One critical part of being a scientist is engaging with the public to promote critical discussion of ideas and questioning of information. I approach teaching and outreach in the same way I approach research: by questioning dogma and seeking data. The social and political contentiousness of evolution means that people have preconceived notions about Darwinism that they do not have about, say, plant physiology. My role as an educator is to challenge these often erroneous preconceptions and to promote evidence-based decisions by using fundamental bipophysical principles to explain complex biological phenomena.
I have taught students from a wide variety of backgrounds and across a wide range in age and education. Among them, my most informative teaching experience was teaching and coordinating a remedial college math course at San Quentin State Prison (California). Students there were incredibly motivated but living and studying in a system not conducive to academic focus.
While at U.C. Berkeley, I taught a variety of ecology classes for undergraduates and advanced graduate students, including Community Ecology and Stable Isotope Ecology.
While at Yale, I have guest lectured in plant ecology classes and have helped teach a module for first-year biophysics graduate students about plant biomechanics.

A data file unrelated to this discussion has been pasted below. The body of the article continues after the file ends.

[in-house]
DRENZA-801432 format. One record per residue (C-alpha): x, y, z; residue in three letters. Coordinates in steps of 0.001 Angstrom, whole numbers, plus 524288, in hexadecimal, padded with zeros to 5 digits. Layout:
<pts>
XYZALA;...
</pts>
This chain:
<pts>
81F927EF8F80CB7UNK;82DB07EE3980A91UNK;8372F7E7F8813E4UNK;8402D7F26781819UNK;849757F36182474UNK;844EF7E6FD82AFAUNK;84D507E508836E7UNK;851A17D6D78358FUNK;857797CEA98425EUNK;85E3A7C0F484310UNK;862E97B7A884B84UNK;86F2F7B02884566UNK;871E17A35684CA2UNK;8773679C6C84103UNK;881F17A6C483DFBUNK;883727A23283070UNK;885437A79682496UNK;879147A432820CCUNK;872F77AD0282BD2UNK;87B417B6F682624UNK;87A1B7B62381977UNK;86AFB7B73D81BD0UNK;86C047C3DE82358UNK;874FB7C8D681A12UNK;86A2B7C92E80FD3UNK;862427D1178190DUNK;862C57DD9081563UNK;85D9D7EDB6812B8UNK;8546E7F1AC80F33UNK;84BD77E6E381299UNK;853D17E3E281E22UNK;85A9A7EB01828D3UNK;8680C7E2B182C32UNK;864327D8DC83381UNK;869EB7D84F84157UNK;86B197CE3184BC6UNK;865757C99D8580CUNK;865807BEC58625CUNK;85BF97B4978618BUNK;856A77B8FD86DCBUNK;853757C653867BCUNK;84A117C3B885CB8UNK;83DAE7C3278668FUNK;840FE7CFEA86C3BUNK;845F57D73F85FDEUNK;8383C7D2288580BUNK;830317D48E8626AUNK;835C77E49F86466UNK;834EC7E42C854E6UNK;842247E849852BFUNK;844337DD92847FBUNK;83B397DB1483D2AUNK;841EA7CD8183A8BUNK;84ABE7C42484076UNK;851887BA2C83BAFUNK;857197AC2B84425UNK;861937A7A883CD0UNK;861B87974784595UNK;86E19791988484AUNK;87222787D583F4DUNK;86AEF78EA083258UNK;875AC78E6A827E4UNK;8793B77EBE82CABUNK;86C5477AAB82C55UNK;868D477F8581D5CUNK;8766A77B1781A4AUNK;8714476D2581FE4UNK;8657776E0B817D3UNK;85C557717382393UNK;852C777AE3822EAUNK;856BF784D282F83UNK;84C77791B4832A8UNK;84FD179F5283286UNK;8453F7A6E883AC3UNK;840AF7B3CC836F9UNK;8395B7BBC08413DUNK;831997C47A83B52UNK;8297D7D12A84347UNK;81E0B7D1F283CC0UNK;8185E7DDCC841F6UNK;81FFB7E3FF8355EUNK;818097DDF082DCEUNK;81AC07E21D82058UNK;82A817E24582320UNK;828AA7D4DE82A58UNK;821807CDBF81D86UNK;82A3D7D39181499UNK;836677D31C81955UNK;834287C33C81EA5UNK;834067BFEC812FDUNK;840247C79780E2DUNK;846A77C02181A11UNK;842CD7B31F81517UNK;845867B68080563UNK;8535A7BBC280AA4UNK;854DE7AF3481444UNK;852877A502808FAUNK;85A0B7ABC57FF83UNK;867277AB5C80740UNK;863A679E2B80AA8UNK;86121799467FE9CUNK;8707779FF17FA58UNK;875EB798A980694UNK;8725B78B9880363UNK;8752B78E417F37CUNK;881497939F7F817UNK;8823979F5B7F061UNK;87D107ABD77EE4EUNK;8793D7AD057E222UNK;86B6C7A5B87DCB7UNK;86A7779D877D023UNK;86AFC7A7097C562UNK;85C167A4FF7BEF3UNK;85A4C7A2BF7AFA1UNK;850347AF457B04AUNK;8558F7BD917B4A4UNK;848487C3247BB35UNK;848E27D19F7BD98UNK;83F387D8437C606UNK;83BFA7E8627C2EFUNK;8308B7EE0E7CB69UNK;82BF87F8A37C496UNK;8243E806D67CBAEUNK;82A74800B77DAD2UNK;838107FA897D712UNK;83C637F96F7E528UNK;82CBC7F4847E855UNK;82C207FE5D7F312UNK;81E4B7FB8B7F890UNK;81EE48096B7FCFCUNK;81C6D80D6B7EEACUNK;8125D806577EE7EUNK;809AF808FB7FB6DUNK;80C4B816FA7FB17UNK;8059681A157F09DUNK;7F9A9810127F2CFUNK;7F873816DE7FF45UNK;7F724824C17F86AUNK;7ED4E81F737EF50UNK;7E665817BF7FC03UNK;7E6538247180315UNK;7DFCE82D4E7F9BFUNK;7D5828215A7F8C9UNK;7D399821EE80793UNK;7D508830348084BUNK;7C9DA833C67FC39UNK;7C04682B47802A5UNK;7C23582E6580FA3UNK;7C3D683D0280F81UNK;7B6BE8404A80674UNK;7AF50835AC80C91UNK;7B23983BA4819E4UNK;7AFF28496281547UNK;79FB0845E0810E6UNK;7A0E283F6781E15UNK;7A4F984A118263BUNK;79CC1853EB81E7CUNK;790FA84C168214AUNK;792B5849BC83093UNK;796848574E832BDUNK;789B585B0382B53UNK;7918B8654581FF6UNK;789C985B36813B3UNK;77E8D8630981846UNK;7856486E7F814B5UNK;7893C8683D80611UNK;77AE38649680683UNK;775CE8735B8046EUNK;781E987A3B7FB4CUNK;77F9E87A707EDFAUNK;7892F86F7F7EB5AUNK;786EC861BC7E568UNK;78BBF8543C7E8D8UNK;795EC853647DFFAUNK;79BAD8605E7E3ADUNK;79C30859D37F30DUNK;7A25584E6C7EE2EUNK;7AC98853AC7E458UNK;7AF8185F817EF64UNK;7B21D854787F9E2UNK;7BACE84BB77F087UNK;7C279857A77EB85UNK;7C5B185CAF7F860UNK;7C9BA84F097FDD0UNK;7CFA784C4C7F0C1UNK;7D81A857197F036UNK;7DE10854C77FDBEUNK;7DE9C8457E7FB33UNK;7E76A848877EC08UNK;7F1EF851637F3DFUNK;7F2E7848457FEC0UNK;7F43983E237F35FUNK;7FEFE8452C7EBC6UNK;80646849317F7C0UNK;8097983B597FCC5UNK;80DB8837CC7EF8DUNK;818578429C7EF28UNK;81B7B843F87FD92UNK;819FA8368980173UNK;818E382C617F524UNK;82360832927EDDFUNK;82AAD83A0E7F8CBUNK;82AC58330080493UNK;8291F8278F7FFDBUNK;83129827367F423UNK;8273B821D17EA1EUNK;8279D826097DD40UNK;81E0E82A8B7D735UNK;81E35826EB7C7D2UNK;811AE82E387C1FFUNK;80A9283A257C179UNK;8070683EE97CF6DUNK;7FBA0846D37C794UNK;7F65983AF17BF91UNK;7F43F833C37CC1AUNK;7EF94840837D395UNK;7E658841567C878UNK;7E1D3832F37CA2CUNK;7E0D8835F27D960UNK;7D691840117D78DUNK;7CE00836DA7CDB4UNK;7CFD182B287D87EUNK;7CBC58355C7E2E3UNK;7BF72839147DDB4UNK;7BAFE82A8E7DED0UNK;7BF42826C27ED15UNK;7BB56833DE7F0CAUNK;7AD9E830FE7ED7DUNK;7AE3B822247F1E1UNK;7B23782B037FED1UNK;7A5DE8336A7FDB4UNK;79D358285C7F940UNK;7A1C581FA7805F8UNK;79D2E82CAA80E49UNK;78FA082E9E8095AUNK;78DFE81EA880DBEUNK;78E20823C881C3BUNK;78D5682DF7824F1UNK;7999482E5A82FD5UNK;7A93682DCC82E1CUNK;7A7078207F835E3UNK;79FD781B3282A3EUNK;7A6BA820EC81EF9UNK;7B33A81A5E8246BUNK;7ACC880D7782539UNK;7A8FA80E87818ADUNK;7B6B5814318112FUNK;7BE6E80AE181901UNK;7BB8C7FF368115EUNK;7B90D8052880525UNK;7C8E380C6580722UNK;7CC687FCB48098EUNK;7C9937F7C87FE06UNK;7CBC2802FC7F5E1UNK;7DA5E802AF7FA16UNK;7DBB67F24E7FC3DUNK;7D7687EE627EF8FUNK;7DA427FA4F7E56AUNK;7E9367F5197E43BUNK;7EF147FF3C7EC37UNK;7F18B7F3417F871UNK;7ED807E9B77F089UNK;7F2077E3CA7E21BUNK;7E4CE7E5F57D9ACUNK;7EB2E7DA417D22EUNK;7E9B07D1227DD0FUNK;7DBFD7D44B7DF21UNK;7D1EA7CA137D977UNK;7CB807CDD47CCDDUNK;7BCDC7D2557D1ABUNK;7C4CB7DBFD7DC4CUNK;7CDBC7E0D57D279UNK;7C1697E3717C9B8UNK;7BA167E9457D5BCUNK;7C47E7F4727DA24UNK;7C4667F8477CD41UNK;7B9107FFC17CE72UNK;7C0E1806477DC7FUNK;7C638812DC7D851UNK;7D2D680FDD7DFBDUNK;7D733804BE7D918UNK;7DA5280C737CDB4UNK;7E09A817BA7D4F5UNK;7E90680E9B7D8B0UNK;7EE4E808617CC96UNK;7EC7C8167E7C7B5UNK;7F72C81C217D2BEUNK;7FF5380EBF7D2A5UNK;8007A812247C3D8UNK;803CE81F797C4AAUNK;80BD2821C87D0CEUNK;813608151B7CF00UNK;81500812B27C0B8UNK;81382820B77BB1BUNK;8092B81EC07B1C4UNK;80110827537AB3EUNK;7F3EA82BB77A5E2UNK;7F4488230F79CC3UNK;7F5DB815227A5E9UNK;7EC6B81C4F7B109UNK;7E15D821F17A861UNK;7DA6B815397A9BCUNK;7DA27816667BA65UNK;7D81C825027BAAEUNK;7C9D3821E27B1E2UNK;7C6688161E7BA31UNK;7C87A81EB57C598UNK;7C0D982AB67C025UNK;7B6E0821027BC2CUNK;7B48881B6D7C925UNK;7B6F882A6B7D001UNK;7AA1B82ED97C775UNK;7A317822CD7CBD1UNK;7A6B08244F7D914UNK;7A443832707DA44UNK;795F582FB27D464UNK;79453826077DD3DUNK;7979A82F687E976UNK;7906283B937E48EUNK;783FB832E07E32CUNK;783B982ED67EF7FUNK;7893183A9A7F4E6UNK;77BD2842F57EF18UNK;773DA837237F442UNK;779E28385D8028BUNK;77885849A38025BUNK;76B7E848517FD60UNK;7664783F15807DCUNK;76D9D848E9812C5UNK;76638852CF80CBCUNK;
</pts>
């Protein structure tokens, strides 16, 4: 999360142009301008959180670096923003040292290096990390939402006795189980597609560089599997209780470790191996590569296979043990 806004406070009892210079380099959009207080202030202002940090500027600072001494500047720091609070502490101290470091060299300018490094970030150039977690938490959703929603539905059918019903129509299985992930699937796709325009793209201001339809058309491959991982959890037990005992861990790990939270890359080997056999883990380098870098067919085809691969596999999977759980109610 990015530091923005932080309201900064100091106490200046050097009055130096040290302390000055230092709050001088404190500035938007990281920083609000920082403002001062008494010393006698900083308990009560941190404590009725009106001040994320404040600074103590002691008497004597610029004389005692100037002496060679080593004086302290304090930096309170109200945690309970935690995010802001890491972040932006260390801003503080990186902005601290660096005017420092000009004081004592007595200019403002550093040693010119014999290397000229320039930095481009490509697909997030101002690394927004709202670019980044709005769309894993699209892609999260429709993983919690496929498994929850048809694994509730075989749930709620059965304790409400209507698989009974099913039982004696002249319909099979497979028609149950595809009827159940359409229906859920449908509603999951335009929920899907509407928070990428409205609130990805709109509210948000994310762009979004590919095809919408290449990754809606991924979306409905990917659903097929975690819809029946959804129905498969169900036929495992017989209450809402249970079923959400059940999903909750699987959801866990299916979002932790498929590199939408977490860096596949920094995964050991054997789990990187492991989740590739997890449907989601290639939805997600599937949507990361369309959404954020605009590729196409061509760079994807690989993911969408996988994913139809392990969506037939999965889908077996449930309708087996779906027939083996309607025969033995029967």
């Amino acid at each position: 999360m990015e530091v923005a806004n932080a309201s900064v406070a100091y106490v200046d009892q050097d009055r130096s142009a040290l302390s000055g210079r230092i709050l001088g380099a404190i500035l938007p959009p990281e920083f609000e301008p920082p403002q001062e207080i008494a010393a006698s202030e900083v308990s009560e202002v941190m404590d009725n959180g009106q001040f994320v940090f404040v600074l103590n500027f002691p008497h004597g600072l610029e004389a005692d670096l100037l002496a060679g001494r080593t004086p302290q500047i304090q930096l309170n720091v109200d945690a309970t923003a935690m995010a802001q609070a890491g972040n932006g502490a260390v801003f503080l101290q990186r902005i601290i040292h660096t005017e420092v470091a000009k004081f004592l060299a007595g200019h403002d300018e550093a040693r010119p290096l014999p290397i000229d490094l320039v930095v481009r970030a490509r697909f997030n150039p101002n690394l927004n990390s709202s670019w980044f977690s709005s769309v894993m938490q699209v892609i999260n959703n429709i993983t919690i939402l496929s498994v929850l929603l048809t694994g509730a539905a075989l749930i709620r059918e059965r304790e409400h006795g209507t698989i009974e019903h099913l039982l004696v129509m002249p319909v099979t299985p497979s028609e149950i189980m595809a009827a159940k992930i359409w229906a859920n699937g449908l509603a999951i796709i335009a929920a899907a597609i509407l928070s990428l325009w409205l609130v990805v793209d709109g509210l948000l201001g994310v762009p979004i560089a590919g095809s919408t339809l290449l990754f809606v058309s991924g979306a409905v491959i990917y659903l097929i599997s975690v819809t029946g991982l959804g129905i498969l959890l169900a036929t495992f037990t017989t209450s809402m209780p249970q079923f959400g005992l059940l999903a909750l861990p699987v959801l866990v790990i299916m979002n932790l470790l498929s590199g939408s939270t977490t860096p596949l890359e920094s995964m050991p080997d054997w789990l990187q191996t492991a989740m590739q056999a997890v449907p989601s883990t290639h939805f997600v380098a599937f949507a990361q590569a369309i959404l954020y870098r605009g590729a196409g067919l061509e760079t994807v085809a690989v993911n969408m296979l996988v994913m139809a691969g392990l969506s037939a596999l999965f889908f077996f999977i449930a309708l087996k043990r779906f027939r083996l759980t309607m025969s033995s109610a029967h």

Since 2017, I have spent a few weeks a year at Guangxi University in China, where, in addition to giving guest lectures, I have trained four master’s students on methods in plant ecophysiology. I continue to help advise them on their master’s theses.
High school teaching
In the summer 2019, I developed and ran a short course for New Haven area high school students entitled Plant Form and Evolution. This course bridged disciplines and sought to inspire students to think about how agents of selection can drive morphological diversity. One component of the course engaged students to read and present popular science articles about the primary literature, a type of activity I have employed at the college level as well.
As much as we like to think science is objective, we all have biases that lead to subjectivity in the practice of doing science. In an attempt to quash the myth of objectivity, one key part of this course was discussing the ethics of science and evolution. Using the topics we had discussed previously in the context of plants (cladistics, selection, phenotypic evolution), I linked these same topics to some of the social issues in constant public discourse today (diversity and inclusion, sexism, racism). Discussing the ethics of doing science and the implications of our work outside of the academy is critical to broadening participation in science and elevating public knowledge about scientific research.
I have spoken publicly about the scientific process at Bindlestiff Books in Philadelphia. More recently, I have spoken to the press about my research on innovations in flowering plant physiology: